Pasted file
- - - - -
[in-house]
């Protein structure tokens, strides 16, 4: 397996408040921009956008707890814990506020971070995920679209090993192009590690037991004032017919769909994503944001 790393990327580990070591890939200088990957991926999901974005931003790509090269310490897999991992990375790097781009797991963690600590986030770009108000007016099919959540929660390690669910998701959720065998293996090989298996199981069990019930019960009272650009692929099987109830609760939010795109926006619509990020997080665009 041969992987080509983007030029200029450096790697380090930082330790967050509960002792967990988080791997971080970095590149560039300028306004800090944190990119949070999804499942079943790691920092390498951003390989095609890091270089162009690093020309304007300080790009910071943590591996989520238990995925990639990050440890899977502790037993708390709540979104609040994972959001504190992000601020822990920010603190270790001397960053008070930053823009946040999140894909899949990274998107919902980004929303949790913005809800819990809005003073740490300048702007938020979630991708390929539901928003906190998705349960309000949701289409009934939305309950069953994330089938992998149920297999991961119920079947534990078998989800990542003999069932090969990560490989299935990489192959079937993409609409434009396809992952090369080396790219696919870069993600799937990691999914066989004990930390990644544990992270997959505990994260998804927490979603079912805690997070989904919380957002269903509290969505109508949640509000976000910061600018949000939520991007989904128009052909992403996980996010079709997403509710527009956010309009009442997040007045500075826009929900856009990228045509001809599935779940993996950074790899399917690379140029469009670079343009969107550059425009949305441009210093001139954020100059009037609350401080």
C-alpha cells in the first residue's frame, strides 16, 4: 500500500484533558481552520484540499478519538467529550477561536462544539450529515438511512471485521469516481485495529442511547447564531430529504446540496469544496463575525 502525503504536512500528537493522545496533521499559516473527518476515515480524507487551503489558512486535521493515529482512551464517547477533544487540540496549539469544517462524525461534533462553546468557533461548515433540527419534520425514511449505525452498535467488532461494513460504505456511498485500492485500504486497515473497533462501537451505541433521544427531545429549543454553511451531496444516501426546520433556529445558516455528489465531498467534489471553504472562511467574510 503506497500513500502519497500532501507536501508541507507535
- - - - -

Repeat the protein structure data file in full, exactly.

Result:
[in-house]
């Protein structure tokens, strides 16, 4: 397996408040921009956008707890814990506020971070995920679209090993192009590690037991004032017919769909994503944001 790393990327580990070591890939200088990957991926999901974005931003790509090269310490897999991992990375790097781009797991963690600590986030770009108000007016099919959540929660390690669910998701959720065998293996090989298996199981069990019930019960009272650009692929099987109830609760939010795109926006619509990020997080665009 041969992987080509983007030029200029450096790697380090930082330790967050509960002792967990988080791997971080970095590149560039300028306004800090944190990119949070999804499942079943790691920092390498951003390989095609890091270089162009690093020309304007300080790009910071943590591996989520238990995925990639990050440890899977502790037993708390709540979104609040994972959001504190992000601020822990920010603190270790001397960053008070930053823009946040999140894909899949990274998107919902980004929303949790913005809800819990809005003073740490300048702007938020979630991708390929539901928003906190998705349960309000949701289409009934939305309950069953994330089938992998149920297999991961119920079947534990078998989800990542003999069932090969990560490989299935990489192959079937993409609409434009396809992952090369080396790219696919870069993600799937990691999914066989004990930390990644544990992270997959505990994260998804927490979603079912805690997070989904919380957002269903509290969505109508949640509000976000910061600018949000939520991007989904128009052909992403996980996010079709997403509710527009956010309009009442997040007045500075826009929900856009990228045509001809599935779940993996950074790899399917690379140029469009670079343009969107550059425009949305441009210093001139954020100059009037609350401080």
C-alpha cells in the first residue's frame, strides 16, 4: 500500500484533558481552520484540499478519538467529550477561536462544539450529515438511512471485521469516481485495529442511547447564531430529504446540496469544496463575525 502525503504536512500528537493522545496533521499559516473527518476515515480524507487551503489558512486535521493515529482512551464517547477533544487540540496549539469544517462524525461534533462553546468557533461548515433540527419534520425514511449505525452498535467488532461494513460504505456511498485500492485500504486497515473497533462501537451505541433521544427531545429549543454553511451531496444516501426546520433556529445558516455528489465531498467534489471553504472562511467574510 503506497500513500502519497500532501507536501508541507507535